NOTE 9: To sort out a group of shafts a test weight is usually used. The device typically weighs about 200 grams in order to simulate the weight of a driver head. A Craftsman 3/8" drill chuck # 20986 is ideal for this purpose. It typically costs about $15. With shafts checked before the clubs are built up, small adjustments in the tipping can result in a set matched to a cpm or two with little difficulty assuming the original shafts are reasonably close to one another (a few cycles). When testing a set of raw iron shafts I screw a bolt into the back end of the chuck to up the weight to that of a 3 iron to make it a more realistic.
One note of caution; A 200 gram test weight and a 200 gram driver head will not produce the same frequency. This is simply due the fact that the center of gravity of the driver head is further from the shaft tip than the test weight. The cg of the chuck is just about aligned with the tip of the shaft. A driver can have a cg as much as on inch beyond the tip. This effectively makes the driver one inch longer. I supply a 205 gram test weight (the weight is adjustable) that has a cg which is consistent with a club head for $20.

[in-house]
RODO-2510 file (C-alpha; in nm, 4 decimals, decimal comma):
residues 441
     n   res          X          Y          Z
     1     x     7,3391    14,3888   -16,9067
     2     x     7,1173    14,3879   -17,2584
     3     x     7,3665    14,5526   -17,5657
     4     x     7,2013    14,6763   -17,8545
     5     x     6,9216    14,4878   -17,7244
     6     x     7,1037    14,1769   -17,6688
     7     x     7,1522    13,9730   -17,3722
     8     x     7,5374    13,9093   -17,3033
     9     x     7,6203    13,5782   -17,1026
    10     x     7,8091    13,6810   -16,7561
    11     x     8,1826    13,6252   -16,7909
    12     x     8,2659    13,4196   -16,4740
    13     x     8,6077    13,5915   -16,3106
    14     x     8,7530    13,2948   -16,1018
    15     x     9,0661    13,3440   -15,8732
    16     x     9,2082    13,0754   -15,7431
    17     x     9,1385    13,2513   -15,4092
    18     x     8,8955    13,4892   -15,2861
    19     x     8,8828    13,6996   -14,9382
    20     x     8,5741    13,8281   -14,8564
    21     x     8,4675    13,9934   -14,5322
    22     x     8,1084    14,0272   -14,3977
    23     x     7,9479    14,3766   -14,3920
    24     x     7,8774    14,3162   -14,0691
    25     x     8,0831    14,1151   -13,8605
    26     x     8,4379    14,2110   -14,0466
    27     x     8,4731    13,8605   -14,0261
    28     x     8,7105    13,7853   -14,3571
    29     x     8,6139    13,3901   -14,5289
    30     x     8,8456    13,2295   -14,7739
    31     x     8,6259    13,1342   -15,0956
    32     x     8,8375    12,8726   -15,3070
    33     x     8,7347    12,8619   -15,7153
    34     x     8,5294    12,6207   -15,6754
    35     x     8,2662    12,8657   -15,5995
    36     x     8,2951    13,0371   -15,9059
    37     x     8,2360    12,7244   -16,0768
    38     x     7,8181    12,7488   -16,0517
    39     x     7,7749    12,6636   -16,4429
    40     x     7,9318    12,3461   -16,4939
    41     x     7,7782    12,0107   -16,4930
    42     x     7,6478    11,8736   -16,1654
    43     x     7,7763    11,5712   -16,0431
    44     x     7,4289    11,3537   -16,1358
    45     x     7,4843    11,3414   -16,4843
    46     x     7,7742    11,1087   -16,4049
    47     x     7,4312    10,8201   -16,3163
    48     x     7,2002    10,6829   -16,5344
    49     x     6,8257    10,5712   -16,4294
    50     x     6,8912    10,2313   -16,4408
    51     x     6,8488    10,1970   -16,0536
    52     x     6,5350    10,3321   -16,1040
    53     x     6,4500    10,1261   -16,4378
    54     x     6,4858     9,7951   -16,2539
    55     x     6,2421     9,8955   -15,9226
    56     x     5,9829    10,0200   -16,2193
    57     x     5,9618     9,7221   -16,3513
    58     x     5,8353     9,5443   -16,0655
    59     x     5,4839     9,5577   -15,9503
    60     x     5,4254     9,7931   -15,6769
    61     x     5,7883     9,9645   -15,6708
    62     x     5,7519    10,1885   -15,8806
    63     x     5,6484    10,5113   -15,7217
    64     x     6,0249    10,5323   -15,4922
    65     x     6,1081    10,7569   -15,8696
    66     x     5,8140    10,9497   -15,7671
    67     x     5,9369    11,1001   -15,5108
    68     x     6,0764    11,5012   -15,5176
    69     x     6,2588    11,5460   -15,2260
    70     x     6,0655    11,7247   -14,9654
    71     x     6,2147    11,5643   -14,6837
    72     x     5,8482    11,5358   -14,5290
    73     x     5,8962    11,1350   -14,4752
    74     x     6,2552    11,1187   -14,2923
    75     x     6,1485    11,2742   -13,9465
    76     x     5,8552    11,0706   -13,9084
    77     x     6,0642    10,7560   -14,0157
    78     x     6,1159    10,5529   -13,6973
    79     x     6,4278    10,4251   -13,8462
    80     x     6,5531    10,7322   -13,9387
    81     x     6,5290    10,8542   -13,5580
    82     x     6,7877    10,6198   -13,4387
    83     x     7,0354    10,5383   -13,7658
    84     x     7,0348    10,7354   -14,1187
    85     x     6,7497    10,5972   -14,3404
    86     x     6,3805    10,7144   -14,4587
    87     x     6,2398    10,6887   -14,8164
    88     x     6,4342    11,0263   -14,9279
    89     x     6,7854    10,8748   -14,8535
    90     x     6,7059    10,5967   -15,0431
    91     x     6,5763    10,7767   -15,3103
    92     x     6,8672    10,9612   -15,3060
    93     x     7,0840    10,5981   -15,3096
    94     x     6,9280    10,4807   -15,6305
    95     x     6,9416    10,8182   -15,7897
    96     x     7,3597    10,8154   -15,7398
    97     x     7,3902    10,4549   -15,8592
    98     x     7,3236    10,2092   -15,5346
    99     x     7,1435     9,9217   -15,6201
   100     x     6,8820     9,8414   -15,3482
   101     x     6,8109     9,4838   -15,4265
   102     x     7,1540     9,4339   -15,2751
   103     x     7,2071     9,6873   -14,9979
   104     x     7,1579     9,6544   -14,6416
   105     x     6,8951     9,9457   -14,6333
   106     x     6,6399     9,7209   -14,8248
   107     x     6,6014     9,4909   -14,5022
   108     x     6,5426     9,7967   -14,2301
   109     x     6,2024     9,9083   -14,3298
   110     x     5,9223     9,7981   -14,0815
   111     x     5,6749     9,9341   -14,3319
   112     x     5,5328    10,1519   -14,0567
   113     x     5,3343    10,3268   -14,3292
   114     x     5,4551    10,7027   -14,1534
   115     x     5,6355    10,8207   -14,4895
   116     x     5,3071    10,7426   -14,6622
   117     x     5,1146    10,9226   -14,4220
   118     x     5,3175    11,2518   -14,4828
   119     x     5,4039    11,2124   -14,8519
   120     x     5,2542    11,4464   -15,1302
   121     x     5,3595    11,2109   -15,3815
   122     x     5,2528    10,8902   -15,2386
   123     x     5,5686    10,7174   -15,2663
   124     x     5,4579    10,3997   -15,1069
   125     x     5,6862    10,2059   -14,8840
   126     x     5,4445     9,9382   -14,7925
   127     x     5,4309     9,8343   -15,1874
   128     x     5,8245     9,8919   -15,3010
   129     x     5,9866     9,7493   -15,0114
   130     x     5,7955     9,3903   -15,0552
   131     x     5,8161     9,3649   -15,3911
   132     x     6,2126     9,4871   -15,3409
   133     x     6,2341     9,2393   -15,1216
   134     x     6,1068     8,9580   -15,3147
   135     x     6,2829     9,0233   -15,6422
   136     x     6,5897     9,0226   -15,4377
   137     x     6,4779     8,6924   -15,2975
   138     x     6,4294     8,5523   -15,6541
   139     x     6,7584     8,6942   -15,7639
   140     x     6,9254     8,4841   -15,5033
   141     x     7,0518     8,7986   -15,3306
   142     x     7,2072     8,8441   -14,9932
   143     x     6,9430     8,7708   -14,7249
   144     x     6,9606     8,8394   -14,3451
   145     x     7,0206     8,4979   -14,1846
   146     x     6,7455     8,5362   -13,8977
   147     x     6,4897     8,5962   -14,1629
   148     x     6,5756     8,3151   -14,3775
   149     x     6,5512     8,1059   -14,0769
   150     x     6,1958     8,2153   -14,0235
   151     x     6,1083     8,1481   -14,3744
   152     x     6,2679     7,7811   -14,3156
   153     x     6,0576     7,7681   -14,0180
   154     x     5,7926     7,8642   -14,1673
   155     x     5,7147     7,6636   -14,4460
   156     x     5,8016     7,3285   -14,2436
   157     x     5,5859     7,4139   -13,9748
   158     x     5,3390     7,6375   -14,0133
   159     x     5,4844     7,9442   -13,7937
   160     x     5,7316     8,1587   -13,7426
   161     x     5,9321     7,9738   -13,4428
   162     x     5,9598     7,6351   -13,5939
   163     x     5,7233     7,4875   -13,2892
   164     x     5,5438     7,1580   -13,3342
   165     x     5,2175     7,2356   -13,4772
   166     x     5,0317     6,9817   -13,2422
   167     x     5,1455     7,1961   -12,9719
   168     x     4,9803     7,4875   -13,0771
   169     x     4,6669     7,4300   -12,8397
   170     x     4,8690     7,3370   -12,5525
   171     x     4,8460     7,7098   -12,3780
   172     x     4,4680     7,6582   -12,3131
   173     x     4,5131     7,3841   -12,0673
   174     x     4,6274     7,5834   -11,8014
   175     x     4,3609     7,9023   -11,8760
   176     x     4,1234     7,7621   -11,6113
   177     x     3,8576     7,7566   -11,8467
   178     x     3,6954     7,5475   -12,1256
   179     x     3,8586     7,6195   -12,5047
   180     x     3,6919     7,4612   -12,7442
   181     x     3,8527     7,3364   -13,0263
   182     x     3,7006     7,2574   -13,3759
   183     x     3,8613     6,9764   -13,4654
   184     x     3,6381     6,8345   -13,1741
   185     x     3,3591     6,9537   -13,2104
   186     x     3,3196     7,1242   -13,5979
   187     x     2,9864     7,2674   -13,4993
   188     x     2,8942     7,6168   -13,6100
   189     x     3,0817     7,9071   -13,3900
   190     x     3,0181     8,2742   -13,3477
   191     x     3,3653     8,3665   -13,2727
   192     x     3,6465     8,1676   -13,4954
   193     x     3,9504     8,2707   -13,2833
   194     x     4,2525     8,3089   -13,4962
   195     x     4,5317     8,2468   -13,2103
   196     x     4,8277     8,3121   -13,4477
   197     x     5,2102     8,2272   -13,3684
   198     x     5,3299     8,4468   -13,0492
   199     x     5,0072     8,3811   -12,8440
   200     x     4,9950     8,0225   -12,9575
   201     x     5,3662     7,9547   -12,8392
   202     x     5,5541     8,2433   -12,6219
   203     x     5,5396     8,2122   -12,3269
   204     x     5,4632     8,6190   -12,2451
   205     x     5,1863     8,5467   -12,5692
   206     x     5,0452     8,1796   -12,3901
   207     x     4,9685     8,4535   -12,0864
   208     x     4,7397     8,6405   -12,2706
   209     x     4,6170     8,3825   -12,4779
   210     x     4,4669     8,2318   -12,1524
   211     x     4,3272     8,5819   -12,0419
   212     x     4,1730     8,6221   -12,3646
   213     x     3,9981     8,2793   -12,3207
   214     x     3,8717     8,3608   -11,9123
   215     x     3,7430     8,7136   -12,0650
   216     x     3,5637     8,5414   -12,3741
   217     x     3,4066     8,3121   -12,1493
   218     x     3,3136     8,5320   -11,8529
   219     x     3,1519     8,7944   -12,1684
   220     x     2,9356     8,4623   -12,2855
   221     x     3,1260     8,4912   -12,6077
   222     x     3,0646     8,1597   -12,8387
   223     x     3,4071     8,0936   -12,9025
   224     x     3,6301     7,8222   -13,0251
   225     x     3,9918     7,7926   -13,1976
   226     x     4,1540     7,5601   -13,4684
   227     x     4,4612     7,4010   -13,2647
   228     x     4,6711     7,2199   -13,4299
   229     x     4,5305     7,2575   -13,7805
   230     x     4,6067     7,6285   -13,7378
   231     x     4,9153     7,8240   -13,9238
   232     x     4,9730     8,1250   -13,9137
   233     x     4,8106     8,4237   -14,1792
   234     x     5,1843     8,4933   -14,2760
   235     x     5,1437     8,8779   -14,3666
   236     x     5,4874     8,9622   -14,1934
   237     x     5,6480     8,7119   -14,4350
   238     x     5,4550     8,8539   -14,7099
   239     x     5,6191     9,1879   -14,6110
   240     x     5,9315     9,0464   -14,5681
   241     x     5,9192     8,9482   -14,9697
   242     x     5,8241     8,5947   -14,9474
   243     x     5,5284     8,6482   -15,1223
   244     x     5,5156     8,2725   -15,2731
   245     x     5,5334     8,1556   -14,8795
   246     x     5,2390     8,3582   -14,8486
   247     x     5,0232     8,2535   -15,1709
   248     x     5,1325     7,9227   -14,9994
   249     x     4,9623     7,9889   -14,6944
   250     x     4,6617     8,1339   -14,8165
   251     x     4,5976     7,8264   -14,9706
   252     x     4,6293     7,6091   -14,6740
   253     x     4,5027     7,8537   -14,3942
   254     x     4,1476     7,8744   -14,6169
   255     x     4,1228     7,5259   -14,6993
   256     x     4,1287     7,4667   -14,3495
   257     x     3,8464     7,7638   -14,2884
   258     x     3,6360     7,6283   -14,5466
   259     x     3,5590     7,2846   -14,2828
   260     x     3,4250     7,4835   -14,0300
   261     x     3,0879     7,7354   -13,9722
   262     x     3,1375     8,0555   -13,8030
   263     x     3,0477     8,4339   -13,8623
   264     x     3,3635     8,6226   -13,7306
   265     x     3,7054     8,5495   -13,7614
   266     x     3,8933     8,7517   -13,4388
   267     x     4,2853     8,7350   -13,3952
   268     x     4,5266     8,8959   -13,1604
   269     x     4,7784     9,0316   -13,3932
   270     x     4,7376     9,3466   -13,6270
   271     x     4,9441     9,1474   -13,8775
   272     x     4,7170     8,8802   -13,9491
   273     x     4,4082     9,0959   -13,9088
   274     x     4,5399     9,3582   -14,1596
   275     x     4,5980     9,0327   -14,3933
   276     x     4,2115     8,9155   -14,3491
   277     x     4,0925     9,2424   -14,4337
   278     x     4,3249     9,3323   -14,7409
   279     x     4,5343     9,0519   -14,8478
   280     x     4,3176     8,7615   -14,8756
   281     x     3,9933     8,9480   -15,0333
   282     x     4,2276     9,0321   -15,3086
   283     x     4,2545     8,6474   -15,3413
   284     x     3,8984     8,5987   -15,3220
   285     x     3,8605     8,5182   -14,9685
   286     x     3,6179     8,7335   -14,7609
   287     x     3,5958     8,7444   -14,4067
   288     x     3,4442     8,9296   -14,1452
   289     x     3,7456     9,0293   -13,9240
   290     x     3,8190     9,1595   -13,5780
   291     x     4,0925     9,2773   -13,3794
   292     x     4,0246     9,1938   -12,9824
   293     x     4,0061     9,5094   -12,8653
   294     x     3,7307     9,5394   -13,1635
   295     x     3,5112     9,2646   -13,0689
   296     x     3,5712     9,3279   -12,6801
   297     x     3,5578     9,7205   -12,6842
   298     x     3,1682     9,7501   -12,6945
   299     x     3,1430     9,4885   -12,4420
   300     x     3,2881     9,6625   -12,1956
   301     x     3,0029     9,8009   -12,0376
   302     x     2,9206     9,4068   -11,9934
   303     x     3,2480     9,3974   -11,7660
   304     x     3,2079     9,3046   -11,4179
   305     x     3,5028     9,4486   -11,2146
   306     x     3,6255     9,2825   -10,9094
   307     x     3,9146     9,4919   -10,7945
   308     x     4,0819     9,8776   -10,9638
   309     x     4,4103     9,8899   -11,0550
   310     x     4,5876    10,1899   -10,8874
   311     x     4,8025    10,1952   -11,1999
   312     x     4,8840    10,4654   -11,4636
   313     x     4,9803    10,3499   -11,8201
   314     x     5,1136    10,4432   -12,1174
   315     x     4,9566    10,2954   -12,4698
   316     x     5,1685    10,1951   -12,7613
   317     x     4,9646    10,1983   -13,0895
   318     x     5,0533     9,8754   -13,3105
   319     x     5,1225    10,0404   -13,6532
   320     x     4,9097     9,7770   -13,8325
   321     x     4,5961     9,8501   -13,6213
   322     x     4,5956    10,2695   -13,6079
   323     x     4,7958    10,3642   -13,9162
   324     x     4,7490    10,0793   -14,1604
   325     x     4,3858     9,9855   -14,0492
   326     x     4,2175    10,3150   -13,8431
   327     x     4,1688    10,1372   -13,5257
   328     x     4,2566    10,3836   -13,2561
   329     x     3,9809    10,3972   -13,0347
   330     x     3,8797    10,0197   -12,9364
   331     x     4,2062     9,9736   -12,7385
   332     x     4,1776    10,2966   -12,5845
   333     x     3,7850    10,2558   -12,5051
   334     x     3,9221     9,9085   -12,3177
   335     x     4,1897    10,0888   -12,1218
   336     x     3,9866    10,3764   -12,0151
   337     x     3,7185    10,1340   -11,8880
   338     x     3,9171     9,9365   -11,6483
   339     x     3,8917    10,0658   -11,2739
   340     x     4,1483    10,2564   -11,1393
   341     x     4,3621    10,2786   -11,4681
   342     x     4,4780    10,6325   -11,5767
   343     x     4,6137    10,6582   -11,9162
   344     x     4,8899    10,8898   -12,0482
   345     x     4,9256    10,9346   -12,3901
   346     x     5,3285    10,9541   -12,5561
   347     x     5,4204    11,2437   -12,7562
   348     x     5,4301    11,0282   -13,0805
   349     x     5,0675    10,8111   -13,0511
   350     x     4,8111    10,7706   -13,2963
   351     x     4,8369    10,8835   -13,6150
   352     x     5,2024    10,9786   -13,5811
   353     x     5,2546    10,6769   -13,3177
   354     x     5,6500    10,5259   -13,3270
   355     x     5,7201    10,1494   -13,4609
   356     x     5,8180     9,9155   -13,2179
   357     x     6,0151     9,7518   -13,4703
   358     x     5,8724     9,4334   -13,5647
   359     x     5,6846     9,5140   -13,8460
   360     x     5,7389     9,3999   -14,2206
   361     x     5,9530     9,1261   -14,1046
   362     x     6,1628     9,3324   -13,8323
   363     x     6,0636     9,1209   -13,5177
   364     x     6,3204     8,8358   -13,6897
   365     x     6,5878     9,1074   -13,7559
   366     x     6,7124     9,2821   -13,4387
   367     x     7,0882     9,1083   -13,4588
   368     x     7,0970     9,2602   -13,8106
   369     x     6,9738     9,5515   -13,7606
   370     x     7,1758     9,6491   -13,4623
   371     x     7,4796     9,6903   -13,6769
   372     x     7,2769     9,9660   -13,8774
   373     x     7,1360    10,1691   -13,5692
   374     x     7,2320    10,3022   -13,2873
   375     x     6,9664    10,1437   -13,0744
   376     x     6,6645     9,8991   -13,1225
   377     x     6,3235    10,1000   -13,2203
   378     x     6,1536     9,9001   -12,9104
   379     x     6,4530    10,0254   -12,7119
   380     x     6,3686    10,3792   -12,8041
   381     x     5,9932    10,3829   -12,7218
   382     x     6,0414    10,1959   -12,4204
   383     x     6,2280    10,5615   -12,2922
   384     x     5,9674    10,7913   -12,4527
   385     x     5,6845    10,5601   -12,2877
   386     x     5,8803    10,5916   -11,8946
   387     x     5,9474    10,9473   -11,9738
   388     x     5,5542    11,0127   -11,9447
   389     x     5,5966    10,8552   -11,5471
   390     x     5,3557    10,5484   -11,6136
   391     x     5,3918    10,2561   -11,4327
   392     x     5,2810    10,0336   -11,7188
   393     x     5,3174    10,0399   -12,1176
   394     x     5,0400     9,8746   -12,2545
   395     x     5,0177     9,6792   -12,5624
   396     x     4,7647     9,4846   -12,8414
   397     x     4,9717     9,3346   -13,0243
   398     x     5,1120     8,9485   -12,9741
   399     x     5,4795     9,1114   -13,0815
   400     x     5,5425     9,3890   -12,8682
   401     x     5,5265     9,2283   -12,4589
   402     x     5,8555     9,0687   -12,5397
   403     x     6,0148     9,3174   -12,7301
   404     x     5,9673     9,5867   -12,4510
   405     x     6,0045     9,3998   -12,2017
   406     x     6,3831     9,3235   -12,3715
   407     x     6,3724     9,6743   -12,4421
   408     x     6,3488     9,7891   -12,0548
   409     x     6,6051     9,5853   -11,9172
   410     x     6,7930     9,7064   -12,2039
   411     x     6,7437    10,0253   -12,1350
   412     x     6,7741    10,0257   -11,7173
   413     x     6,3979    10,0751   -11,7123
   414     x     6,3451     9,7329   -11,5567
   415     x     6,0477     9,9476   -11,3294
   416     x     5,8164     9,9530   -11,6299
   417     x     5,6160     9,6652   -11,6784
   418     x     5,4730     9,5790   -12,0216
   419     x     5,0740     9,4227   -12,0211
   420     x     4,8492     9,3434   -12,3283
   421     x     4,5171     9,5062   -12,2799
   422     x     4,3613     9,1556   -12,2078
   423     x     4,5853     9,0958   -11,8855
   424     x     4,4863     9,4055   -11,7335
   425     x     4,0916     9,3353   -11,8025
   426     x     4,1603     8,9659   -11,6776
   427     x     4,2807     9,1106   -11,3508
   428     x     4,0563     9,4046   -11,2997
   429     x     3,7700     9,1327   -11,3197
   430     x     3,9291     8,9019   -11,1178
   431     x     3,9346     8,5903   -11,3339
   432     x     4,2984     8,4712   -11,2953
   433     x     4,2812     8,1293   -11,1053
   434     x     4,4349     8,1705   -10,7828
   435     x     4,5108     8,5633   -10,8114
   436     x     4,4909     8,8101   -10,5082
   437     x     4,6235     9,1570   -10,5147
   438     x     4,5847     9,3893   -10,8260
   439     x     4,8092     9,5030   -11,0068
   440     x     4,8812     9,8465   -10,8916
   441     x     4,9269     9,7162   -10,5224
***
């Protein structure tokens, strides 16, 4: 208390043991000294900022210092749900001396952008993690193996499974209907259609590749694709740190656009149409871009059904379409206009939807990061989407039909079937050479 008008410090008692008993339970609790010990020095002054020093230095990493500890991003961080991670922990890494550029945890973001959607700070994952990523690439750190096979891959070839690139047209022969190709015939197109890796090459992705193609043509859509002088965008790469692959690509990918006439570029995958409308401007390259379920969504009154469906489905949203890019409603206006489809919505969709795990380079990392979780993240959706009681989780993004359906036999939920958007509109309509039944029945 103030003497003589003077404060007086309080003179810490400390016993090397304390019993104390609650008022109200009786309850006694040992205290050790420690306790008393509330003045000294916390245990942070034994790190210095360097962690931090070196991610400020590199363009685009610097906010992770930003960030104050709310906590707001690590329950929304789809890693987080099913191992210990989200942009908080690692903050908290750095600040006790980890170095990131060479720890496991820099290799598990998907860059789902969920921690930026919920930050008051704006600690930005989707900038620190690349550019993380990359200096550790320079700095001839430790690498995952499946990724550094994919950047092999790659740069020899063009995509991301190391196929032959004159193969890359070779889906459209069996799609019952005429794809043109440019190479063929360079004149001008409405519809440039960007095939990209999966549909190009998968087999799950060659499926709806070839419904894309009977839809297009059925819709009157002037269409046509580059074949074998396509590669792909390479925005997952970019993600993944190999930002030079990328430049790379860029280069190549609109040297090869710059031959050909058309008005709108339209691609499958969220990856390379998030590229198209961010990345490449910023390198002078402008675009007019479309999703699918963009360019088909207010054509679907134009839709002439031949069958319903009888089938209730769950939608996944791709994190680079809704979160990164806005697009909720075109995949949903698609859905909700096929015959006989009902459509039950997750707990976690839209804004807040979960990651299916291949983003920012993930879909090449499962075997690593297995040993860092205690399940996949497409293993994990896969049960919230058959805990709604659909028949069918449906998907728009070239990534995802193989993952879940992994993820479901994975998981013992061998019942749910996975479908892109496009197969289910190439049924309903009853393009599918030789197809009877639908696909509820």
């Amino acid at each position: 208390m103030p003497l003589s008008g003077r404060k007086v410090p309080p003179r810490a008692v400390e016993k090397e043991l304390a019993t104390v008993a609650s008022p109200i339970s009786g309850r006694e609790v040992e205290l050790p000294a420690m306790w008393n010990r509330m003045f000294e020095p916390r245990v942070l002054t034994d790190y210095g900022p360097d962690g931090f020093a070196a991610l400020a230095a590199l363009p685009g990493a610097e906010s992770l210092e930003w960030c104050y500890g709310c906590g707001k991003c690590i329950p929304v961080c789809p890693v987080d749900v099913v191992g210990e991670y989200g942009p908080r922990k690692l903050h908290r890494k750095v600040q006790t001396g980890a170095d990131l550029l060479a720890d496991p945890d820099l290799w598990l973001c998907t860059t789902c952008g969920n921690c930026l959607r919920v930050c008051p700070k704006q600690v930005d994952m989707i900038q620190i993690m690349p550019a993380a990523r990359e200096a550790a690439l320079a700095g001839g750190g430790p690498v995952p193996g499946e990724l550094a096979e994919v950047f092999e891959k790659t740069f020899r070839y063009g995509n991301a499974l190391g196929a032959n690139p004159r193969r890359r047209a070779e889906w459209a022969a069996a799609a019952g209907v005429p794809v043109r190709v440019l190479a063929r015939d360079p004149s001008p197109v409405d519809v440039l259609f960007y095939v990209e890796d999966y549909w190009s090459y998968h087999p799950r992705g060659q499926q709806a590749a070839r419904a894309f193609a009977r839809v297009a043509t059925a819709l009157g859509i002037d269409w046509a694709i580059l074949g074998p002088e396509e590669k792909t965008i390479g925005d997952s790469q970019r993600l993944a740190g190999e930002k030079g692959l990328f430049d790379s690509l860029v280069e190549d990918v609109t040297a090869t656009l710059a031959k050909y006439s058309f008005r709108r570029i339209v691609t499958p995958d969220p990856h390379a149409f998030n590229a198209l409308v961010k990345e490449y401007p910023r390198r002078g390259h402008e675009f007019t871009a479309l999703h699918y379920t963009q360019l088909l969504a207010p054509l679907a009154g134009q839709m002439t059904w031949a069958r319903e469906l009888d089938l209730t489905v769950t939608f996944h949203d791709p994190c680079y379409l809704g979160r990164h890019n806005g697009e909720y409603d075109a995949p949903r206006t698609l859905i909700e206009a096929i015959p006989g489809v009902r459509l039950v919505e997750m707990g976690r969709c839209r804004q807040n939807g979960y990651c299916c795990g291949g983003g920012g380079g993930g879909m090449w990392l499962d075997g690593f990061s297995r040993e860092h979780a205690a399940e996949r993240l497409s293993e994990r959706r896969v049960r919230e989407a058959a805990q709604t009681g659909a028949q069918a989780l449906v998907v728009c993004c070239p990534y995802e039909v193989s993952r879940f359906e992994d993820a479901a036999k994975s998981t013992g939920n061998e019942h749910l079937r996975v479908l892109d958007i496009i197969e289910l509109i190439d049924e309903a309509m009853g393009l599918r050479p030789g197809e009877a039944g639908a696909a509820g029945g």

As an experiment I measure a shaft with a test weight at 255 cpm. A driver head with the identical weight of the chuck measured 250 cpm. I carefully measured the difference in their centers of gravity and got .55". (It was a through bore) From the equation of Tech Note 1, variation of frequency should be the ratio of the square root of the cubes of the shaft lengths. The length of the cantilever beam, the amount hanging out of the clamp was about 40 inches. If we the ratio the square root of the cubes of 40.55 and 40 we get: 1.0207. The ratio of 255 cpm to 250 cpm is 1.0200. Pretty close.